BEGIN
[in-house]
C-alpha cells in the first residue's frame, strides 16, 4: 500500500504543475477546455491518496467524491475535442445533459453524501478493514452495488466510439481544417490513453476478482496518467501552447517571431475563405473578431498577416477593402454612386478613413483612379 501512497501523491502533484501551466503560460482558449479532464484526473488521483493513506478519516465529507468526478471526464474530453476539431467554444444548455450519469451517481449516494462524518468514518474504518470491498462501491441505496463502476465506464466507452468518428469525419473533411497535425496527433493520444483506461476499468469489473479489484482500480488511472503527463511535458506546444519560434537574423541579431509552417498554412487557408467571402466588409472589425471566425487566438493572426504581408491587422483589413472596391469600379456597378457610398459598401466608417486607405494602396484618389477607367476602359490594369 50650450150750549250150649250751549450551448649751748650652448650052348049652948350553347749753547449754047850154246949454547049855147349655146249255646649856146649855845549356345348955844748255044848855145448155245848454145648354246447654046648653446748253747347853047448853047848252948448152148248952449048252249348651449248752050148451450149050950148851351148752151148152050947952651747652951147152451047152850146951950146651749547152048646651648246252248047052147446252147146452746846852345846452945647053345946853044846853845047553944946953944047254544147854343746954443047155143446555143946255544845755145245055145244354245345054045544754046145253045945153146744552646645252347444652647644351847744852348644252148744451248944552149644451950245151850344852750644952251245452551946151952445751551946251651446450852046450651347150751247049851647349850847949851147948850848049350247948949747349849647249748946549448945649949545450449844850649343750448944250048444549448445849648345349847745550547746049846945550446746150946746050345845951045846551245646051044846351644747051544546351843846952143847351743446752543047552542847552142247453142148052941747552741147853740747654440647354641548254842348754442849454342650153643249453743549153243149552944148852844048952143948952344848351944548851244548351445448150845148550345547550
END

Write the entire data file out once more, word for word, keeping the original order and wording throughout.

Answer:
[in-house]
C-alpha cells in the first residue's frame, strides 16, 4: 500500500504543475477546455491518496467524491475535442445533459453524501478493514452495488466510439481544417490513453476478482496518467501552447517571431475563405473578431498577416477593402454612386478613413483612379 501512497501523491502533484501551466503560460482558449479532464484526473488521483493513506478519516465529507468526478471526464474530453476539431467554444444548455450519469451517481449516494462524518468514518474504518470491498462501491441505496463502476465506464466507452468518428469525419473533411497535425496527433493520444483506461476499468469489473479489484482500480488511472503527463511535458506546444519560434537574423541579431509552417498554412487557408467571402466588409472589425471566425487566438493572426504581408491587422483589413472596391469600379456597378457610398459598401466608417486607405494602396484618389477607367476602359490594369 50650450150750549250150649250751549450551448649751748650652448650052348049652948350553347749753547449754047850154246949454547049855147349655146249255646649856146649855845549356345348955844748255044848855145448155245848454145648354246447654046648653446748253747347853047448853047848252948448152148248952449048252249348651449248752050148451450149050950148851351148752151148152050947952651747652951147152451047152850146951950146651749547152048646651648246252248047052147446252147146452746846852345846452945647053345946853044846853845047553944946953944047254544147854343746954443047155143446555143946255544845755145245055145244354245345054045544754046145253045945153146744552646645252347444652647644351847744852348644252148744451248944552149644451950245151850344852750644952251245452551946151952445751551946251651446450852046450651347150751247049851647349850847949851147948850848049350247948949747349849647249748946549448945649949545450449844850649343750448944250048444549448445849648345349847745550547746049846945550446746150946746050345845951045846551245646051044846351644747051544546351843846952143847351743446752543047552542847552142247453142148052941747552741147853740747654440647354641548254842348754442849454342650153643249453743549153243149552944148852844048952143948952344848351944548851244548351445448150845148550345547550